The Stompin’ Tom Syndrome: Parochialism

Stompin’ Tom Connors, circa 1970.

Stompin’ Tom Connors died yesterday (March 6, 2013) and the world lost a great voice and a great songwriter, one whose body of work is at least equal to most of his contemporaries in any musical genre. And that brings me to The Stompin’ Tom Syndrome, which is what I call the tendency to self-marginalization, a trap of localism or regionalism…parochialism, in fact—an artificial construction or emphasizing of boundaries and limits in order to define an identity for oneself or one’s group. This a problem that is not restricted to music, of course, or even to art, though it’s from that perspective I’m approaching it today.

The roots of the problem lie in our species’ evolutionary history. We are a species evolved to exist in social groups; social groups of a size such that we can recognize all members of that group, and be aware of the hierarchy of that group. And there is always a hierarchy, whether formal or not, whether oppressive or not, because for a group to be cohesive there must be a system allowing them to coexist, a recognized, even if unspoken or unformalized division of tasks, benefits, entertainments etc. Hierarchies are not inherently evil, they exist because groups are collections of individuals and individuals are exactly that—individuals, each with their peculiar aptitudes and predilections as determined by the stew of experience, genetics and environment—and for any type of task presented to a group there is always some individual or combination of individuals within the group best suited to tackle it.

Between hierarchies of the familiar and the concomitant urge to thereby define and preserve the identity of the group (as its existence and sharing of resources and tasks provides most individuals with a better chance of surviving and passing on at least some of their genes than they would have on their own), and to defend the territory of the group, we have what we can see to be the basis of cultural identities. It is from cultural identities in turn that such things as nationalism and patriotism arise, as well as all religious claims of exclusivity. These things differ only in scale, not in their nature, from the insularity observable in small villages, towns, provinces, countries (this could also be called The North Korea Problem).

It is this approach to the world that kept Stompin’ Tom from being as widely appreciated as he could have been, to the detriment of his own music and of music in general, and it is sad that in his case it was very much his own doing. He was afraid of and opposed to a metaphorical musical miscegenation of Canada and the U. S., afraid that a pure strain of Canadian music would be lost in the mix. I’m not saying that his love for his roots and for Canadian music was wrong—it wasn’t. I am saying that his fear that he and Canada’s music culture would be subsumed by our neighbour to the south was wrong—that it was a blind fear. And so his career was crippled by fear, his audience was limited by fear, he was even arguably musically handicapped by his decision to self-marginalize, to be parochial.

The thing is that even in Stompin’ Tom’s parochialism and patriotism and self-image as a rebel he was not substantially different than some singer-songwriters of similar bent south of the border. Just listen to the following two songs of his and two songs of Merle Haggard covering both nationalism and local identity.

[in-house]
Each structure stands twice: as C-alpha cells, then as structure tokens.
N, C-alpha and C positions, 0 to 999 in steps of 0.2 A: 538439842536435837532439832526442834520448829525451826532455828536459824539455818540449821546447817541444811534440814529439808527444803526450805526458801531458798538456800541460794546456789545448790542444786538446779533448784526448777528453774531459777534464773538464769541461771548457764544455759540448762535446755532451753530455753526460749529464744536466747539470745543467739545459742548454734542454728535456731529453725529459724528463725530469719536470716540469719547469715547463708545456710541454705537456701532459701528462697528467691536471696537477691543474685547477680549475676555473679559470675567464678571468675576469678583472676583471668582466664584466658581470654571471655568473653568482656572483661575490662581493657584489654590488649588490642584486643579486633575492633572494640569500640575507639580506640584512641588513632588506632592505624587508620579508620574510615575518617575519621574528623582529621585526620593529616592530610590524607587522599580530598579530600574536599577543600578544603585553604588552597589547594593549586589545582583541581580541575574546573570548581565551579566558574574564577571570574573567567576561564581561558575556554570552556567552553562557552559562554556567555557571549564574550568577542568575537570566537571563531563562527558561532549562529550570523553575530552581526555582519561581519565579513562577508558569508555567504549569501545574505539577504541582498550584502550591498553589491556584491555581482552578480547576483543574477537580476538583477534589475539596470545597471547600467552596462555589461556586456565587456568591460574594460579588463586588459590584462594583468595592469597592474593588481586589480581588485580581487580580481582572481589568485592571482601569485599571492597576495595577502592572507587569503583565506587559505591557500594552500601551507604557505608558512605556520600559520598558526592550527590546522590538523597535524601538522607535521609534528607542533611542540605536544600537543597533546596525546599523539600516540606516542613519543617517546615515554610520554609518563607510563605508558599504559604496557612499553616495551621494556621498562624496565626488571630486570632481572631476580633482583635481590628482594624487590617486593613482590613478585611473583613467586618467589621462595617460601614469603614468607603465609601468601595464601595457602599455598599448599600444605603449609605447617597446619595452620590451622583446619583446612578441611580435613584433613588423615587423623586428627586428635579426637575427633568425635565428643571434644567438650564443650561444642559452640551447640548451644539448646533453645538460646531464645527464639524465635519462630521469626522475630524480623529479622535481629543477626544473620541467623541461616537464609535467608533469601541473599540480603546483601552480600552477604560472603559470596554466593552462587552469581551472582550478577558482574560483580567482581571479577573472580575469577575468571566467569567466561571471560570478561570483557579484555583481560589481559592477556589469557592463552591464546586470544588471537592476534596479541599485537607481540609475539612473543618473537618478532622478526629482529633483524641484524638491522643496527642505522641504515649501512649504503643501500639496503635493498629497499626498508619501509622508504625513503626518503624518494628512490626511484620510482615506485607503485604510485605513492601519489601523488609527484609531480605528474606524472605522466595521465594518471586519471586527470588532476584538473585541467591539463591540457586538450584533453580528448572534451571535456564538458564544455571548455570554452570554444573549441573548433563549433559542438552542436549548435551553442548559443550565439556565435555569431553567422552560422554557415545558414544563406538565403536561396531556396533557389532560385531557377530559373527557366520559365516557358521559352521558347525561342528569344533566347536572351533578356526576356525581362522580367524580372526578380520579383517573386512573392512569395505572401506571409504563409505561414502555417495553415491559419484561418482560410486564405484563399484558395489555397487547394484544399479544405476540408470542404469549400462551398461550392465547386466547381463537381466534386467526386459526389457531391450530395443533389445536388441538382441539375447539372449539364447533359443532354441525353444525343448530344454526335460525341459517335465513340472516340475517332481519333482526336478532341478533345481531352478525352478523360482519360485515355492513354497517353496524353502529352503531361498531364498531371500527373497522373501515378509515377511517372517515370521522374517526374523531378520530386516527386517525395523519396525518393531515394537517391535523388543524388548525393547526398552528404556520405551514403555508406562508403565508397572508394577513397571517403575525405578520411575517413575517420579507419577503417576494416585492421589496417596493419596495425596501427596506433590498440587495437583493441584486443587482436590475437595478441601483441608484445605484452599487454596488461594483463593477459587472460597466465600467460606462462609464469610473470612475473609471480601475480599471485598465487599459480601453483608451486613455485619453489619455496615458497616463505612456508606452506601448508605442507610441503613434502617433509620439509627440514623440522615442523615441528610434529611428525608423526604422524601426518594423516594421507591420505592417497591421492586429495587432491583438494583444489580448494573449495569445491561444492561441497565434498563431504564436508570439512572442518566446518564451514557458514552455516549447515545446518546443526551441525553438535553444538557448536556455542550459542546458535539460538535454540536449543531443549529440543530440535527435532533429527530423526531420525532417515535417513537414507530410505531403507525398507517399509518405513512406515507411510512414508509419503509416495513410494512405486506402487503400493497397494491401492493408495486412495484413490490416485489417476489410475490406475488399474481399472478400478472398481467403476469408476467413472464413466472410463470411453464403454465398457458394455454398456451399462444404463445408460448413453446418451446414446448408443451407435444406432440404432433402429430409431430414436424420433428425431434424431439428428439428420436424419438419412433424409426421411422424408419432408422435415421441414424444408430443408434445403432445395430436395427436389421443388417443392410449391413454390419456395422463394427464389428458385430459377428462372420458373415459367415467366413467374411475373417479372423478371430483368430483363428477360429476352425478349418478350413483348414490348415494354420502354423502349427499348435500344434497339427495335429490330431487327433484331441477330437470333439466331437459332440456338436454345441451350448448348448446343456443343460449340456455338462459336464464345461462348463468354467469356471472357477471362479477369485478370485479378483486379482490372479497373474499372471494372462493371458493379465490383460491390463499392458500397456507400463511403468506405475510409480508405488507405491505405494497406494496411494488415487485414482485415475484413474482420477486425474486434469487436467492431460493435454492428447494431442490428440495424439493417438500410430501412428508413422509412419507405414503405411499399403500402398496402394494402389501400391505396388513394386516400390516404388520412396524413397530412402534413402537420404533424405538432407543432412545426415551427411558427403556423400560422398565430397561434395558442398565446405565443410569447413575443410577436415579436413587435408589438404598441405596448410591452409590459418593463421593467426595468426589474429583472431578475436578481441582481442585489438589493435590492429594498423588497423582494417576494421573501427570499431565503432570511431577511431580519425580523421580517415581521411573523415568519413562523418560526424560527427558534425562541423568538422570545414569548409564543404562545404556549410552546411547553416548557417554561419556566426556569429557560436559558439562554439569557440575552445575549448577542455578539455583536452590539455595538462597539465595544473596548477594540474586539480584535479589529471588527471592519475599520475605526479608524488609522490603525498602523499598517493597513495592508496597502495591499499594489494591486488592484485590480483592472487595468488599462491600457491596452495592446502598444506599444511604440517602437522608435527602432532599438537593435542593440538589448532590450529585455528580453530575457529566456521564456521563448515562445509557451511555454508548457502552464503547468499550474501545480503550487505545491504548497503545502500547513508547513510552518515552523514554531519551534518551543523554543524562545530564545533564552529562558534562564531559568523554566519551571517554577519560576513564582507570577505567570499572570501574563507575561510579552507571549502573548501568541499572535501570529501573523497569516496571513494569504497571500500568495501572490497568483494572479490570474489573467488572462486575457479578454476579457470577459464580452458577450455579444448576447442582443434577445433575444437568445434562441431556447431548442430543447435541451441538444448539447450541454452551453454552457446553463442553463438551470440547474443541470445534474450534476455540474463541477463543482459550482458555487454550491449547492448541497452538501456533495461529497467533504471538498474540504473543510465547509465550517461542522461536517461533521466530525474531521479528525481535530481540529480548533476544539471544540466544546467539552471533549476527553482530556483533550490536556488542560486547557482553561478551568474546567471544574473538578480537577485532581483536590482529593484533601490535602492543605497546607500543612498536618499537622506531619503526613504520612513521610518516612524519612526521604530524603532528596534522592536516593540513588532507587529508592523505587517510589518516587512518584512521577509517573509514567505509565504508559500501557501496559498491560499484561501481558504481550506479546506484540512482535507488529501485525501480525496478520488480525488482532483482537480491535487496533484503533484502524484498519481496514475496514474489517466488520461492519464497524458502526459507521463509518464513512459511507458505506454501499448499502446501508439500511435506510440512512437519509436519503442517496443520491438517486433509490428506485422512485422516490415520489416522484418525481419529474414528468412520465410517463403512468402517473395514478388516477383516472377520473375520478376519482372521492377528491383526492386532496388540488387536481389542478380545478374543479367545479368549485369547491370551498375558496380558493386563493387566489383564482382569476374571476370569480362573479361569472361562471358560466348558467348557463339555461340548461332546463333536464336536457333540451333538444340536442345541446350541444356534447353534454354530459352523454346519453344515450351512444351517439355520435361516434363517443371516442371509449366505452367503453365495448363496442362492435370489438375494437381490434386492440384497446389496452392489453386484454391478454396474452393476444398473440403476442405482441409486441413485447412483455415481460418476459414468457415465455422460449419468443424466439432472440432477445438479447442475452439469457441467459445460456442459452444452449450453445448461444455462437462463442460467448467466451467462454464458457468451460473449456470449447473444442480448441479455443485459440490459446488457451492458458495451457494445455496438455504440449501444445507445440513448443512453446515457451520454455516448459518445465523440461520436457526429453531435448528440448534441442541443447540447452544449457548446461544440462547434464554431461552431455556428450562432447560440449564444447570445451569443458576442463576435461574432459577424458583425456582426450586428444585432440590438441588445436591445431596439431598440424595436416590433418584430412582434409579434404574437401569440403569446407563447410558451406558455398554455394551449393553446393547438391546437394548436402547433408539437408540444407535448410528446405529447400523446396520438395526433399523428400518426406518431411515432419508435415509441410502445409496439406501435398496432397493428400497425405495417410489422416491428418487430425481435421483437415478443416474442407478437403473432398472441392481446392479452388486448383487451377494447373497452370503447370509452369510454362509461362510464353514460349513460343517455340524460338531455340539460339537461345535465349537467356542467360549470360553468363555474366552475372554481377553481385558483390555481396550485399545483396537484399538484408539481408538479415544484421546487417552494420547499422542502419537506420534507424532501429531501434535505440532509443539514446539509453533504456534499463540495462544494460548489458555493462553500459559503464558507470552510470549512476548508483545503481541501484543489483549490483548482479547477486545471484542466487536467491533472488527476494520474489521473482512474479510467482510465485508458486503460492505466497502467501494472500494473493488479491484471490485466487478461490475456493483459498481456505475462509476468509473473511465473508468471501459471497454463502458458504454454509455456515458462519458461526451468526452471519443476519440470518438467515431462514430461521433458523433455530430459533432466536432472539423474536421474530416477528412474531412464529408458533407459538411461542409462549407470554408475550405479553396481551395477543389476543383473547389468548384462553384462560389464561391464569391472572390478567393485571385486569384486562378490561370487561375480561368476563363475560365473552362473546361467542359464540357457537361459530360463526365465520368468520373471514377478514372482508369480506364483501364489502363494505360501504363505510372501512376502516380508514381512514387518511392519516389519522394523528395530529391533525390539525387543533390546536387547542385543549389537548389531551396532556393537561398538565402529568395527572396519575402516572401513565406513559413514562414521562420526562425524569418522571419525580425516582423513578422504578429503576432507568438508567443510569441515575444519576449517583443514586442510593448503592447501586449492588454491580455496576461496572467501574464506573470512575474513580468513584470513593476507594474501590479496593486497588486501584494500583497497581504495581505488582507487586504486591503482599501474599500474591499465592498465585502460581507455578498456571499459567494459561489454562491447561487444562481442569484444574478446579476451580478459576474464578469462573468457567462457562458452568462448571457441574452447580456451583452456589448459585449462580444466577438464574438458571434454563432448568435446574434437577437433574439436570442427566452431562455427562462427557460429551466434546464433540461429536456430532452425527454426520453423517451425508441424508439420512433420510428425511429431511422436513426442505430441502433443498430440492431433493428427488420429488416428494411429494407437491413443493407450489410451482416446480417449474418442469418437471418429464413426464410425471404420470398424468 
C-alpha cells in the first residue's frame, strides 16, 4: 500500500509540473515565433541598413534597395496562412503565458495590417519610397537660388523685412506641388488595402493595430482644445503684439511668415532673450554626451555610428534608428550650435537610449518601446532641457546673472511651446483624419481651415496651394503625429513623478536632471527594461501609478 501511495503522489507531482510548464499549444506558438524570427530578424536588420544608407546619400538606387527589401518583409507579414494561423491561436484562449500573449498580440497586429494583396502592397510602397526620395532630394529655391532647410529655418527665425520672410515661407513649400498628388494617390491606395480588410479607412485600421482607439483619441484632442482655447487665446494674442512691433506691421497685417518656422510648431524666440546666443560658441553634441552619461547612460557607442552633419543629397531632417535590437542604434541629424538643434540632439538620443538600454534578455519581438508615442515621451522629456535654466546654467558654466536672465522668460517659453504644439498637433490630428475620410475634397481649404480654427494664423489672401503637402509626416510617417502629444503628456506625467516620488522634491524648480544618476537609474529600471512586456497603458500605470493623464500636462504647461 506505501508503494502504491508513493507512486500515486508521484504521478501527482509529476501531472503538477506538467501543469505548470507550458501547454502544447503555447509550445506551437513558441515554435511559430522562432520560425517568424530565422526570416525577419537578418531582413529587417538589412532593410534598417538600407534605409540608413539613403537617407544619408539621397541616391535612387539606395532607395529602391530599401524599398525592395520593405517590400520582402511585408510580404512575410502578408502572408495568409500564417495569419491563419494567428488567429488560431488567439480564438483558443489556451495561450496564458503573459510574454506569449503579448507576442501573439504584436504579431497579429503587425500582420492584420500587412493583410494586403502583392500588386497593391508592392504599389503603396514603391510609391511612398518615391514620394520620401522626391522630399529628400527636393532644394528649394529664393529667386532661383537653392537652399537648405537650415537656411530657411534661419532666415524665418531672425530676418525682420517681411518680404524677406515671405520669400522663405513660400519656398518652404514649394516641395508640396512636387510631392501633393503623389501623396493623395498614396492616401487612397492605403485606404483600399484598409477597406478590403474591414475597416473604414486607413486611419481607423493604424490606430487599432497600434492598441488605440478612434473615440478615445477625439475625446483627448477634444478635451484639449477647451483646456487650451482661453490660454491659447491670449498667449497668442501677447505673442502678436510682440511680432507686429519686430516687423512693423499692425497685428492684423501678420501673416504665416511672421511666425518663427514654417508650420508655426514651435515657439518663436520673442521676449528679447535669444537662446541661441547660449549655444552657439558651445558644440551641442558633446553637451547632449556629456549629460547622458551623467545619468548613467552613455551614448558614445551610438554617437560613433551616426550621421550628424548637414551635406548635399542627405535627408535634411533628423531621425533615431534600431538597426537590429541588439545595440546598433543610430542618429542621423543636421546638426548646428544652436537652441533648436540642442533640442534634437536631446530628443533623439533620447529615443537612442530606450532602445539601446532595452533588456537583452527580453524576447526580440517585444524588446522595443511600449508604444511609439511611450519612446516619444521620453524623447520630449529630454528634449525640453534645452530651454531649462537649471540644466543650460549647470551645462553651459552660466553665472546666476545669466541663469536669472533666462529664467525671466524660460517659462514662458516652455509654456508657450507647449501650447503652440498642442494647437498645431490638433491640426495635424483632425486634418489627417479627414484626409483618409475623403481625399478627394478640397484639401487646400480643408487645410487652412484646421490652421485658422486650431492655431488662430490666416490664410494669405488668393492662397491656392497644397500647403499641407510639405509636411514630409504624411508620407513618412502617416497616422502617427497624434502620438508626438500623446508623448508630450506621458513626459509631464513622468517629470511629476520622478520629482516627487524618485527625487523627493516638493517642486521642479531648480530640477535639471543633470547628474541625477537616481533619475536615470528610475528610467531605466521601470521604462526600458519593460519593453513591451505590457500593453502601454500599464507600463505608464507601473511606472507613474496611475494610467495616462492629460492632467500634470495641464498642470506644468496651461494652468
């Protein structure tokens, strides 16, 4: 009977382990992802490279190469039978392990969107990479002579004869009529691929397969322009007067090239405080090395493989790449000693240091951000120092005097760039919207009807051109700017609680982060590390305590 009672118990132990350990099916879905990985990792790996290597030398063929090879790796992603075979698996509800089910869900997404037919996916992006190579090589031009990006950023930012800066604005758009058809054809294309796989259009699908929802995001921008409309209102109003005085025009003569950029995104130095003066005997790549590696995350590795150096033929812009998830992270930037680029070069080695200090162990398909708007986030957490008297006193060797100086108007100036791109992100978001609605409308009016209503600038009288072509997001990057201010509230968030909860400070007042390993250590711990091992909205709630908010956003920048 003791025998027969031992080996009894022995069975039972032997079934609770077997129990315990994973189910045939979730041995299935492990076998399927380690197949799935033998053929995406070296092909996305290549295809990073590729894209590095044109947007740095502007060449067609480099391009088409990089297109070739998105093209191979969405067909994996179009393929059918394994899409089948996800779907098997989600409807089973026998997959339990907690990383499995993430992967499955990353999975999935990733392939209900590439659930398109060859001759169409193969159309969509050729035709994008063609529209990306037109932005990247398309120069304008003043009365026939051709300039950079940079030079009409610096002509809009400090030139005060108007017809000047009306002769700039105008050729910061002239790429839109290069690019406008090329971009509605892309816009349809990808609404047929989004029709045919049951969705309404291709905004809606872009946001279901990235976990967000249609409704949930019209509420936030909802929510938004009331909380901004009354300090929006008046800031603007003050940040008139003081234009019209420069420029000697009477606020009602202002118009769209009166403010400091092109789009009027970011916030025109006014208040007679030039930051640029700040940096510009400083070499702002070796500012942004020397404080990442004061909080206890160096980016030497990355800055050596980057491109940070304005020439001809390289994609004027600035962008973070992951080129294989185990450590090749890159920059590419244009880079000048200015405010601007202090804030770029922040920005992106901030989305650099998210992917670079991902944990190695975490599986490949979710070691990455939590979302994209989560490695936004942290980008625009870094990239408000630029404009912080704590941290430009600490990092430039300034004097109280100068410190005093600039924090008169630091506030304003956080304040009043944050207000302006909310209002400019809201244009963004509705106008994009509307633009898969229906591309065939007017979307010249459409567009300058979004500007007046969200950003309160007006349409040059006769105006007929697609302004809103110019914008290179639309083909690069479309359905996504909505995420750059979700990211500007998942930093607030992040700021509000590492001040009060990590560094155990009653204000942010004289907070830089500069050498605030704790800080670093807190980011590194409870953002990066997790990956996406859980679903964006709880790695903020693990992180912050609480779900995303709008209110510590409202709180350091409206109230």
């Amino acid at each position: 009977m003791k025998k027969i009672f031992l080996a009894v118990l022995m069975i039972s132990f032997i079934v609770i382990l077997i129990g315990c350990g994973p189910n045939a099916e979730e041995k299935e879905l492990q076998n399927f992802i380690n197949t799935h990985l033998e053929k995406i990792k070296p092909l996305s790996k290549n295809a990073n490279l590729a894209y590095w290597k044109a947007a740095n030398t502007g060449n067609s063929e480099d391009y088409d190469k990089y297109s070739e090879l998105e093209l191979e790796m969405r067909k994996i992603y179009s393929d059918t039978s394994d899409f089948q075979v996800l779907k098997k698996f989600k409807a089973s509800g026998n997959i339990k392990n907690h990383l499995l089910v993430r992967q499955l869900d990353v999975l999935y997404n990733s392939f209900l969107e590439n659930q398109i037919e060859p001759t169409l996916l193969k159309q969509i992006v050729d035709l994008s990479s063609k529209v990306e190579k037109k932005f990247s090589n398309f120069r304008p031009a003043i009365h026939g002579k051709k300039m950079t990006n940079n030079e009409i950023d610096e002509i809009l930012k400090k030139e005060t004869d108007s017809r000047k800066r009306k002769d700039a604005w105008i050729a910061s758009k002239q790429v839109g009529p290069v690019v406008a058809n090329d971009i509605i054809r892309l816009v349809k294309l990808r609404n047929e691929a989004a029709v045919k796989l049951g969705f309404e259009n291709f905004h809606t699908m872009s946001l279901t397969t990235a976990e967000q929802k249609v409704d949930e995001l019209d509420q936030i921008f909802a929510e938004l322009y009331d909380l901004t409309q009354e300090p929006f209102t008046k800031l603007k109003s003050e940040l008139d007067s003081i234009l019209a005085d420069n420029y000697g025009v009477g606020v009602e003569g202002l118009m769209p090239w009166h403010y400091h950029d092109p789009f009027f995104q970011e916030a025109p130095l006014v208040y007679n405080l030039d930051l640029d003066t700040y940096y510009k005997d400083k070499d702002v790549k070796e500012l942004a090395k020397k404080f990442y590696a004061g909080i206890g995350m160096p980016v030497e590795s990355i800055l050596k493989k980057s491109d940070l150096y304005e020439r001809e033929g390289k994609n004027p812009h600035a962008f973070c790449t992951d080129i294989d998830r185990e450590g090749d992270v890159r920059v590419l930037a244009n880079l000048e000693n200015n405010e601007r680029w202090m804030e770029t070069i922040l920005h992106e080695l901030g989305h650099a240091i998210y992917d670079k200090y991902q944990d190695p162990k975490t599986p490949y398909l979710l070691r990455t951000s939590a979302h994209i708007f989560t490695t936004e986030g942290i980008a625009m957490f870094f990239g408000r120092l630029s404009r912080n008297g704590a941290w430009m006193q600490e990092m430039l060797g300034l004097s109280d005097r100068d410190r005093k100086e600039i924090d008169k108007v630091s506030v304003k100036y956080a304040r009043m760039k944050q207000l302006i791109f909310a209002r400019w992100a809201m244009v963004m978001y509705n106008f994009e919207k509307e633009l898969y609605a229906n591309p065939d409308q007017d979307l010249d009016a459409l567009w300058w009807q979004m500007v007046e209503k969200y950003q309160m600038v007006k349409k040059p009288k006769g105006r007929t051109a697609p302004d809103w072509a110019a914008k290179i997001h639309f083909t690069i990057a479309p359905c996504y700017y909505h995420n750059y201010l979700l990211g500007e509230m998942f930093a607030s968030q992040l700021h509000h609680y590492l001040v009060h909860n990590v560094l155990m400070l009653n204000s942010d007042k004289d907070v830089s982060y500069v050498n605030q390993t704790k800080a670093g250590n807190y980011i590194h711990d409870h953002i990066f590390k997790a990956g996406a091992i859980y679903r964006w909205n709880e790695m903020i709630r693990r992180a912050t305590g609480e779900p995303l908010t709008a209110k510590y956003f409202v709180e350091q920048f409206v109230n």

Stompin’ Tom—Believe In Your Country

Merle Haggard—The Fightin’ Side Of Me

Stompin’ Tom—Tillsonburg

Merle Haggard—Okie From Muskogie

The above songs cover the same basic sorts of things and, in an important sense, differ only in that they are individual interpretations of themes—which is how art proceeds in any medium, and we are only enriched by a wider access to interpretations.

The problem with parochialism is that in its stated urge is to preserve something what it actually does is encourage stagnation. It interrupts a flow of information and influences between populations, which the limits the chances of them learning from each other’s mistakes or building on each other’s successes.

In a philosophy of art—and art I define as the individual exploration and expression of human universals—there should be no national or patriotic or ideological boundaries, no insularity. There should be no parochialism other than our acknowledgement of the existence of its parents—in-group biases and territoriality—as human universals.

Unfortunately, it often turns out that we fall into the trap of parochialism when our stated purpose is only to promote art in general. This is, I think, currently especially and sadly true in Canada as arts organizations and small publishers, etc., are ever more frightened of their ability to fund artists and concentrate more and more trying to protect their “territory” by resorting to parochialism. Even the Canada Council of the Arts is tied up in finding/promoting some sort of mythical Canadian artistic ideal. It needs to stop. We need to acknowledge and use all of our influences so that we can make from them the best art we can. It’s time to end The Stompin’ Tom Syndrome.

About John MacKenzie

I'll mumble for ya. Poetry, plus most things quantifiable: science, neuroscience, memory, epistemology, baseball. And so on.
This entry was posted in Art, Art is theft, Epistemology, Process, Stompin' Tom Connors, Things to think about and tagged , , , , , , , , . Bookmark the permalink.

1 Response to The Stompin’ Tom Syndrome: Parochialism

  1. Pingback: Paul Lawton Rightfully Slagging Off the Canadian Music Industry | Mumbling Jack

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